When can bail applications be made?
Applications for The procedure that allows a person who has been charged with an offence to be released from police control or prison until the hearing of the case. Courts can add conditions to bail. For example, they can require that people released on bail promise to come to the court on a set date, or put up an amount of money that they cannot get back if they do not appear as they promised. See also undertaking. may be made at any stage in the criminal process, including:
- at the police station after being arrested and upon being charged;
- when an A person who has been charged with a crime. Also known as a defendant. is first brought before a An official, usually based at a police station, who is not a judge or magistrate but has the same power as judges and magistrates to grant or refuse bail to an accused person. or the Magistrates’ An independent body that hears legal claims brought by parties and decides between them. Serious cases are heard by a judge and jury, or just a judge. Less-serious cases are heard by a magistrate.;
- while an accused is waiting the charges to be heard in court;
- at the conclusion of a committal The time and place at which a court or tribunal hears the parties argue their case and makes a decision. in the Magistrates’ Court upon being committed to stand trial in the County Court or Supreme Court;
- after committal for trial in the County or Supreme Court while an indictable matter is pending;
- pending an The review of the decision of a lower court by a higher court. If an appeal is successful, the higher court can change the lower court’s decision. after conviction and sentencing;
- following a successful appeal against conviction and before any retrial being heard.
The timing of a bail application and its preparation are critical.
If a bail decision-maker is satisfied that an accused person is seriously affected by alcohol or drugs, they may To postpone a court case, to move the hearing to another time or another day. Also referred to as ‘standing over’, as in ‘standing the matter over’ or ‘standing down’. If a case is adjourned indefinitely it can only be brought back if one of the parties applies to the court. This was formerly called adjournment sine die. a bail hearing and remand the person for up to four hours. After four hours, if a bail decision-maker is satisfied that the person is still seriously affected by alcohol or drugs, they may adjourn the bail hearing for one more four-hour period (s 8(3)–(6)).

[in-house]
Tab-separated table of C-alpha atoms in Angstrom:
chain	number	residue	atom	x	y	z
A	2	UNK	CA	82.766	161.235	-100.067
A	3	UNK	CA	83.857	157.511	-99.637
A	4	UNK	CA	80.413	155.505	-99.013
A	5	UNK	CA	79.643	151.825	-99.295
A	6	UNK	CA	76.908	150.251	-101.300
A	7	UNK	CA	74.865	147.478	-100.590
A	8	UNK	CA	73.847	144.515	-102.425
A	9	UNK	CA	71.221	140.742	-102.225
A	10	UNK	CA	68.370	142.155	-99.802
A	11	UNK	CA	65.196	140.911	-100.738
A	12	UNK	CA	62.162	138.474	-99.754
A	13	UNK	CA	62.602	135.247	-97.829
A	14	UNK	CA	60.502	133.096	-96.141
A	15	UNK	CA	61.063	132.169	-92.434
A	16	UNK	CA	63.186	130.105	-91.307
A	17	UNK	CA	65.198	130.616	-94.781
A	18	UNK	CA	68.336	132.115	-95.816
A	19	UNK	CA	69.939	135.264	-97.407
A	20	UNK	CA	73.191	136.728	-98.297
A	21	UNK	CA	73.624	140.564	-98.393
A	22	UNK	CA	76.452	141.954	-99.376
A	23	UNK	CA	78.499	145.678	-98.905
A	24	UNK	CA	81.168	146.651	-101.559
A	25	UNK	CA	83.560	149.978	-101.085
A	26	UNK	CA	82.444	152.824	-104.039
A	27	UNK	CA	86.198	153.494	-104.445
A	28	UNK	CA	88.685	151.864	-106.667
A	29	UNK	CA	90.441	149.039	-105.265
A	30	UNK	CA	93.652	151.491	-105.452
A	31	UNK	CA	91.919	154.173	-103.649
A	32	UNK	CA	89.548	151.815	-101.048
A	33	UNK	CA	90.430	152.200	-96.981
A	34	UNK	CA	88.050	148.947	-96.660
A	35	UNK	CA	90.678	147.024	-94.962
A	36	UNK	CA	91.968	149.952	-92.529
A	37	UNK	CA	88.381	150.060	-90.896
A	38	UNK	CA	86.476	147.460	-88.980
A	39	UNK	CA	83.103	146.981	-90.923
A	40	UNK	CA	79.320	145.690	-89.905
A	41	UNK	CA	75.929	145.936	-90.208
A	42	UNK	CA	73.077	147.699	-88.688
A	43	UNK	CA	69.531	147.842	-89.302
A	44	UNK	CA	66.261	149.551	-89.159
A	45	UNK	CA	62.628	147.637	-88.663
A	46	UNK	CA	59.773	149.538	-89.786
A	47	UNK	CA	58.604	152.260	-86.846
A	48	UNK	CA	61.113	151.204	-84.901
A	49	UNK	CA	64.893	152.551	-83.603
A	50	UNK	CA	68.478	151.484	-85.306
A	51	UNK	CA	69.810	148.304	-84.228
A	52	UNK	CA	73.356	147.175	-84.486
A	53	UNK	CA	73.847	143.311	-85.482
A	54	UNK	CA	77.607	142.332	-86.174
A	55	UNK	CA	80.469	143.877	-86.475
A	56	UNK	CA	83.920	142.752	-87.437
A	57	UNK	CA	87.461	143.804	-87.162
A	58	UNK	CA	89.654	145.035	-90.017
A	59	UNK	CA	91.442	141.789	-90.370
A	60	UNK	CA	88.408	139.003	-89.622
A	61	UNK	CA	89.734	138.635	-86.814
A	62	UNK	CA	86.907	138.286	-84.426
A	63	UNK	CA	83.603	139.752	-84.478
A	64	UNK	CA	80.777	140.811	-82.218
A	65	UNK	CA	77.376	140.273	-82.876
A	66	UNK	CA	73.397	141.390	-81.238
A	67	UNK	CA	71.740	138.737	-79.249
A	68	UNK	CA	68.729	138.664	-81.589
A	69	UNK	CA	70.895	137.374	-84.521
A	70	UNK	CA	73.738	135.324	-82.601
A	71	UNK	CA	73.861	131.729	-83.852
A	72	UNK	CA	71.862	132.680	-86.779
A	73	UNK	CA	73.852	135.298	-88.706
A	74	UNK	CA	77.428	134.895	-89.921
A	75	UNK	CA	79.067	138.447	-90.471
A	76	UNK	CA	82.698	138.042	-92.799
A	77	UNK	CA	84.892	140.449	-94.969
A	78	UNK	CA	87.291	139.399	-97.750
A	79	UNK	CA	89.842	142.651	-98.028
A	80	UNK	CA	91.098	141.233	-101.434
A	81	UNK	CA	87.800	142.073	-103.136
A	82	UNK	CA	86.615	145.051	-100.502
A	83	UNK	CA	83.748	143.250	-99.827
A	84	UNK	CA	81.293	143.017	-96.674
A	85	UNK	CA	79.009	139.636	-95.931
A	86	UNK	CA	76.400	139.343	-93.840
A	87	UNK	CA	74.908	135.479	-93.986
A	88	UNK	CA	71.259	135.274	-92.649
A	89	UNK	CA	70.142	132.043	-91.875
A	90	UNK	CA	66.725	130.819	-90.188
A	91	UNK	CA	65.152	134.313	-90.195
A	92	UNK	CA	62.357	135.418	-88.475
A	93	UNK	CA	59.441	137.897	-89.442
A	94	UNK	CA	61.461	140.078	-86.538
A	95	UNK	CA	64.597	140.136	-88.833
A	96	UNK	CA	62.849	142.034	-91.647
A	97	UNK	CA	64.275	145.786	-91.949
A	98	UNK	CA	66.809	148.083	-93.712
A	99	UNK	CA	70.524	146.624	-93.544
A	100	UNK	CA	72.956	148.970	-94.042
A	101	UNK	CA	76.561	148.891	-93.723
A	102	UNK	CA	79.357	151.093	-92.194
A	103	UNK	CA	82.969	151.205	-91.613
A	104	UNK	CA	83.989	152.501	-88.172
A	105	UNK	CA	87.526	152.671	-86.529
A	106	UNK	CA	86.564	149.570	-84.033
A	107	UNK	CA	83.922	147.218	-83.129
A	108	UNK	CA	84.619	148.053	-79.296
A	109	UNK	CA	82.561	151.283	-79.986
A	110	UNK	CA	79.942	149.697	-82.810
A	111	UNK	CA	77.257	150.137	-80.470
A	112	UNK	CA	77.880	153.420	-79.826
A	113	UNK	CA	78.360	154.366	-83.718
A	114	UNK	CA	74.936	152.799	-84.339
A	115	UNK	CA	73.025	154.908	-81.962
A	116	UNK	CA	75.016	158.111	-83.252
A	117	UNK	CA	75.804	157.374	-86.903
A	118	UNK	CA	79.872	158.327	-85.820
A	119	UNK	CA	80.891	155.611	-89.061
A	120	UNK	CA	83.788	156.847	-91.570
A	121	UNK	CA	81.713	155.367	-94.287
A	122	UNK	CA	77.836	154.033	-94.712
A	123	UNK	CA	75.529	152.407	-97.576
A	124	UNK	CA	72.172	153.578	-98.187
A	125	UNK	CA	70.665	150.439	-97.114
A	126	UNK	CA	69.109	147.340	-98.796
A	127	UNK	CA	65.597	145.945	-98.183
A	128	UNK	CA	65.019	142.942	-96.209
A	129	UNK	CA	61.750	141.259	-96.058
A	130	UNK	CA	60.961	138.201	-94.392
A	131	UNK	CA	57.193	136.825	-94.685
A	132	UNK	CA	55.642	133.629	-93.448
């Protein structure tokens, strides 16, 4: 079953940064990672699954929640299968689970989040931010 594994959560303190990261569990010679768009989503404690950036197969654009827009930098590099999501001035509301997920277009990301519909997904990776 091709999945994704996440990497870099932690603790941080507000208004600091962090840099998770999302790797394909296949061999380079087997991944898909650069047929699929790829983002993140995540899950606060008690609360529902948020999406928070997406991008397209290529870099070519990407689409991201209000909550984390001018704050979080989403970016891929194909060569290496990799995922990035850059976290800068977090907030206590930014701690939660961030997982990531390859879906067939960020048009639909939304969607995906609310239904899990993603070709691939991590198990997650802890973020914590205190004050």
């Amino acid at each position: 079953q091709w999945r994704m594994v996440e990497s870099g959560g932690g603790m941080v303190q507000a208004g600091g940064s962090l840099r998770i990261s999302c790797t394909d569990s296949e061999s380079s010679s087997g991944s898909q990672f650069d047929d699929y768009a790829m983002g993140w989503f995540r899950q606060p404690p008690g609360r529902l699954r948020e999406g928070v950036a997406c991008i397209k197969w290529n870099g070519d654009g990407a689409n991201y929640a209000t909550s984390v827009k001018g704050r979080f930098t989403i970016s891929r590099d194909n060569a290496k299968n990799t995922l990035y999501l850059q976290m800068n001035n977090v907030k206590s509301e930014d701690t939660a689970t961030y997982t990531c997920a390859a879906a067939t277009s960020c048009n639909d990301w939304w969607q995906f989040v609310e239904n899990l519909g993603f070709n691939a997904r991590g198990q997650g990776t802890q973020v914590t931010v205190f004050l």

Further bail applications
Under section 18 of the Bail A written law made by parliament. Also called an ‘Act of parliament’, ‘statute’ or legislation., an accused who has been refused bail or had their bail revoked, and who is in Lawful control over a person which prevents them leaving. A person under arrest is in police custody and is not free to go. A person in prison is serving a custodial sentence that keeps them confined to the prison grounds. pending the
hearing of their matter, can make another bail application to a court if at least one of the circumstances in section 18AA(1) of the Bail Act is satisfied.
The circumstances in section 18AA(1) are:
- new facts and circumstances have arisen since the refusal or Cancellation of a previous law or legal document. For example, when a new will is made, the old one is usually revoked. of bail; or
- the applicant was unrepresented when bail was refused or revoked;
- the order refusing bail was made by a bail justice.
Note that in R v El-Refei (No 2)  VSC 164 at –, the court held that Material presented to a court to prove or disprove a fact. It can include what witnesses say as well as documents and other objects. of a significant unexpected delay caused by the COVID-19 pandemic may amount to a new fact or circumstance that would permit the court to hear a further application for bail.
Also note that despite a revocation of bail by the Supreme Court under section 18A, in Director of Public Prosecutions (Cth) v The Magistrates’ Court of Victoria  VSC 297, Justice Pagone held that a magistrate had power to hear a fresh bail application under section 18(1).
If the previous application was made before a judge or magistrate, the further application for bail must be heard by the same judge or magistrate who determined the previous application, if reasonably practicable (s 18(4)). This threshold does not apply to fresh applications heard by the Supreme Court under its inherent The authority of a court or tribunal to hear matters brought before it, based on some factor such as area or law, amount of money claimed, or geographic area..
An accused who has been refused bail and who makes a fresh bail application to the Supreme Court is required to give the The party presenting evidence in court on behalf of the state or Commonwealth government against a person accused of committing a crime. Also called the Crown. notice, in the prescribed form, at least three days before the hearing of the further bail application (s 18AK).
The prosecution can agree to dispense with the notice requirement and the court can dispense with the notice requirement if the matter is urgent and the court can adequately determine the matter despite the lack of notice.